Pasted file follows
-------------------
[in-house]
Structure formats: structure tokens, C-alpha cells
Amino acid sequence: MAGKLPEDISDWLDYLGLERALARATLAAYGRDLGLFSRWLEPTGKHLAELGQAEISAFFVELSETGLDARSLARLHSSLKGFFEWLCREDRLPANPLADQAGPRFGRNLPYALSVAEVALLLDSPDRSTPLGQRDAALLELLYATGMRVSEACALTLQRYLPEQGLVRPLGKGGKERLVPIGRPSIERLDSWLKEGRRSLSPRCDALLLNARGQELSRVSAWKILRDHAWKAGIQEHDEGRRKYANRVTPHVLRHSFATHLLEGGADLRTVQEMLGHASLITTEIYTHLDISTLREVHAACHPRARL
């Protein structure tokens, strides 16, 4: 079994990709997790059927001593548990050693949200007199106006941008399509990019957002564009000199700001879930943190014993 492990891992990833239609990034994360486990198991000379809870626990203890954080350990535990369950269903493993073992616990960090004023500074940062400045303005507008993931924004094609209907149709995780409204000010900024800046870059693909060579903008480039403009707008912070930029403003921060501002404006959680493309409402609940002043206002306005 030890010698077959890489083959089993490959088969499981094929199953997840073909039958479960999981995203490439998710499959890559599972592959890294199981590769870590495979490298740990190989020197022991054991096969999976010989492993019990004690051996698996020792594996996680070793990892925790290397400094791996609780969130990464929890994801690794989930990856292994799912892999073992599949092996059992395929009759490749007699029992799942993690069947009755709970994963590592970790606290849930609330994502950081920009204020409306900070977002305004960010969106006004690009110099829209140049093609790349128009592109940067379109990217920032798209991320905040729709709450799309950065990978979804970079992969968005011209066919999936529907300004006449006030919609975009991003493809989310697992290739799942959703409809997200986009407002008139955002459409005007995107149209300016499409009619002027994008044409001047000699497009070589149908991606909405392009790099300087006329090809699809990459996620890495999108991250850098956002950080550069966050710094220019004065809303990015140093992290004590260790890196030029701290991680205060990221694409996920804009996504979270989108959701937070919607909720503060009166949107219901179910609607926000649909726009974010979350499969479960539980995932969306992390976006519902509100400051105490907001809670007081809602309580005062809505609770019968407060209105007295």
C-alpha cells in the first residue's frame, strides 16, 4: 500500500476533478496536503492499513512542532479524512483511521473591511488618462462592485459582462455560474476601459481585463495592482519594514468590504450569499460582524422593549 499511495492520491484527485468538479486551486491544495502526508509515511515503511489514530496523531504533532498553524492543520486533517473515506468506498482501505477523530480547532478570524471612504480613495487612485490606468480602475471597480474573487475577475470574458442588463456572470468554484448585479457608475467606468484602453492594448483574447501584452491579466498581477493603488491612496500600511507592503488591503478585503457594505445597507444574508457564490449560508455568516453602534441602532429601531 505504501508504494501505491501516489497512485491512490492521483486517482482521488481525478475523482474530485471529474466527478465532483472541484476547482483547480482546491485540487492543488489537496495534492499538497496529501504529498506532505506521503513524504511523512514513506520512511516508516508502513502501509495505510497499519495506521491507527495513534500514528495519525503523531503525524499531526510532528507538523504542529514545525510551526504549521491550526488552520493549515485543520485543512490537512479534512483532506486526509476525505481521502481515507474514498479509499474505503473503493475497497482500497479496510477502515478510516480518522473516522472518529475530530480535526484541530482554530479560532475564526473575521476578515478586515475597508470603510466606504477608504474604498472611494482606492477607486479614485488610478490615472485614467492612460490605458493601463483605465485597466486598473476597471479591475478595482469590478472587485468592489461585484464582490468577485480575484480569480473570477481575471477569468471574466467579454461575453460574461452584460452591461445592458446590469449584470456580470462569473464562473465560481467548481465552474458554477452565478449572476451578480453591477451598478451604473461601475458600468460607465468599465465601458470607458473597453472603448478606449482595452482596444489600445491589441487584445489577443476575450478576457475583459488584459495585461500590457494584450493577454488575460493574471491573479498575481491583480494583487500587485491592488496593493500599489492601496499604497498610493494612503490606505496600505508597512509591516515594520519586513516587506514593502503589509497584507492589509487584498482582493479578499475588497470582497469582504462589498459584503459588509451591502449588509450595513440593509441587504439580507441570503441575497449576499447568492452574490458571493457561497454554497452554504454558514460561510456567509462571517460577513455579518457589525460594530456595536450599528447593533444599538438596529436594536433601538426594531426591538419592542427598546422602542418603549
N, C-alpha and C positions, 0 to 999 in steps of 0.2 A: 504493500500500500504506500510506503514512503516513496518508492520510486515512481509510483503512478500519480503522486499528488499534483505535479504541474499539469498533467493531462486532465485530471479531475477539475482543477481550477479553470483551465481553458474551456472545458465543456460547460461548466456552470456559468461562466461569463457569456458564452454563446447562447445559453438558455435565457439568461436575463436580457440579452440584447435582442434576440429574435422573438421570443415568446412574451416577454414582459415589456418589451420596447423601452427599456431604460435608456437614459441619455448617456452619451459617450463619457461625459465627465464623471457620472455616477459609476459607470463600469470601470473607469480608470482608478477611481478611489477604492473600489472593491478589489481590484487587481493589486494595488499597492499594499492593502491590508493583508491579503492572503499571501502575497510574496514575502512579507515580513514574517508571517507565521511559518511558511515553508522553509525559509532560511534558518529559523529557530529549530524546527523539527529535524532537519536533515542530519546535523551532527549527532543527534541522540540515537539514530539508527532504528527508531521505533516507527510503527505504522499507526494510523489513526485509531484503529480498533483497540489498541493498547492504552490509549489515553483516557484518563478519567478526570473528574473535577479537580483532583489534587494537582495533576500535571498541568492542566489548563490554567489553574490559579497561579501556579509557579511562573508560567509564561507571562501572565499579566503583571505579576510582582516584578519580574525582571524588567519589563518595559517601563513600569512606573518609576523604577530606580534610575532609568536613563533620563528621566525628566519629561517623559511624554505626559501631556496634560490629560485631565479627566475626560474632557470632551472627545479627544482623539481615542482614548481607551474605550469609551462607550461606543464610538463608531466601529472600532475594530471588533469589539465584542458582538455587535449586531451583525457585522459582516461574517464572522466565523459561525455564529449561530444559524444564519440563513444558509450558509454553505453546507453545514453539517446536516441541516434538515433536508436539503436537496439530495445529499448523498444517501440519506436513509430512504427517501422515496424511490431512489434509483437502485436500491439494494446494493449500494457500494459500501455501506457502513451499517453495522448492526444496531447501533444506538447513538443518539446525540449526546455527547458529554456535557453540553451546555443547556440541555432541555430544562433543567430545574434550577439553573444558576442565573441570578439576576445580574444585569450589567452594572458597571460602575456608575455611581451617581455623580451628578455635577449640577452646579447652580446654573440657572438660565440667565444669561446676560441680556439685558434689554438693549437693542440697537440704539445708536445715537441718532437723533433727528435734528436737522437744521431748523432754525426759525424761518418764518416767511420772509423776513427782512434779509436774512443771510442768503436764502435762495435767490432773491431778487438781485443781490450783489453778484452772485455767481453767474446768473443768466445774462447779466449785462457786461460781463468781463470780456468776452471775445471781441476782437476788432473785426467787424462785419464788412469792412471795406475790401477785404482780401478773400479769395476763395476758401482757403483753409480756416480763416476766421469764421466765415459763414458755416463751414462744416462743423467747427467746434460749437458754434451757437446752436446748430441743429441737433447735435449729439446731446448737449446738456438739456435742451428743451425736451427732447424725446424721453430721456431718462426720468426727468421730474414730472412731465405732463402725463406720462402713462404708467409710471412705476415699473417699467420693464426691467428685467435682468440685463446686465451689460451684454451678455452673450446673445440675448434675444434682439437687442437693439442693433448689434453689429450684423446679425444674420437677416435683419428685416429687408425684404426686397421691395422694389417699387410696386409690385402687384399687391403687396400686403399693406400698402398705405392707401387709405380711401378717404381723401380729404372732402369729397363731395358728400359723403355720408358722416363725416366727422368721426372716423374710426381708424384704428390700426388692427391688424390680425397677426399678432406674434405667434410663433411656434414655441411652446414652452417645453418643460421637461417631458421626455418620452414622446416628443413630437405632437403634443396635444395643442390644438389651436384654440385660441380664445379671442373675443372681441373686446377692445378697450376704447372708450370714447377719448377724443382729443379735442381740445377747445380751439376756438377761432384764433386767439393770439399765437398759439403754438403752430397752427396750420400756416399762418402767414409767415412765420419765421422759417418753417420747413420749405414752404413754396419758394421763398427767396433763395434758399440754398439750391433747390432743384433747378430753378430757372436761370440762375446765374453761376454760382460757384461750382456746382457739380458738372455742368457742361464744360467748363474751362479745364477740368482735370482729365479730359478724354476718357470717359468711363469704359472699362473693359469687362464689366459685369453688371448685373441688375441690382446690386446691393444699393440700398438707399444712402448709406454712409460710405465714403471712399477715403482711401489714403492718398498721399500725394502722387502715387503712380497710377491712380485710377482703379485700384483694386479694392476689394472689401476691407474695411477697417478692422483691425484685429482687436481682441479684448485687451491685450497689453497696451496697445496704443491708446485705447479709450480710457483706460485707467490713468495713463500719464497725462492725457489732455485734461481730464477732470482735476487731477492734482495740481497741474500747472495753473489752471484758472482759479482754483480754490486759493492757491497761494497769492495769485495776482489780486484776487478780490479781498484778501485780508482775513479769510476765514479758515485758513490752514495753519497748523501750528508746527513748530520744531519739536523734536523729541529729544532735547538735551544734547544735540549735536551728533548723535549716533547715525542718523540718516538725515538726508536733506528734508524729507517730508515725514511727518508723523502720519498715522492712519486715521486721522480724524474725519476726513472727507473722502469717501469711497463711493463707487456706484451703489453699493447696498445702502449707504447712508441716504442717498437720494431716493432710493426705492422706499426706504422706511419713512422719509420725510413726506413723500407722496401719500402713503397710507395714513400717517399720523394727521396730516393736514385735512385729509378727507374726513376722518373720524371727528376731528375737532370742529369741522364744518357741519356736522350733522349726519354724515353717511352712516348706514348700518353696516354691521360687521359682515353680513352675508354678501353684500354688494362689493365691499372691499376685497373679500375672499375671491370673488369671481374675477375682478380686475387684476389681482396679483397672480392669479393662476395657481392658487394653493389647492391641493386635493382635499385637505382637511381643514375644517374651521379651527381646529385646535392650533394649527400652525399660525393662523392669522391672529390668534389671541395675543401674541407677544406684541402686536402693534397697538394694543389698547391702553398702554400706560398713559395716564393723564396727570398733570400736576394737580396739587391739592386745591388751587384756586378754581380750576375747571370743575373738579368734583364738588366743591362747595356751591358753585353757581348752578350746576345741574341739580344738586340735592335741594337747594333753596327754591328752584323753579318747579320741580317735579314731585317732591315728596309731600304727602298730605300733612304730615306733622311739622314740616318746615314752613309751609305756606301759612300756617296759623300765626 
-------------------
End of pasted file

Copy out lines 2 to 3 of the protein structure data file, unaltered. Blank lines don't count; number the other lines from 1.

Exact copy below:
Structure formats: structure tokens, C-alpha cells
Amino acid sequence: MAGKLPEDISDWLDYLGLERALARATLAAYGRDLGLFSRWLEPTGKHLAELGQAEISAFFVELSETGLDARSLARLHSSLKGFFEWLCREDRLPANPLADQAGPRFGRNLPYALSVAEVALLLDSPDRSTPLGQRDAALLELLYATGMRVSEACALTLQRYLPEQGLVRPLGKGGKERLVPIGRPSIERLDSWLKEGRRSLSPRCDALLLNARGQELSRVSAWKILRDHAWKAGIQEHDEGRRKYANRVTPHVLRHSFATHLLEGGADLRTVQEMLGHASLITTEIYTHLDISTLREVHAACHPRARL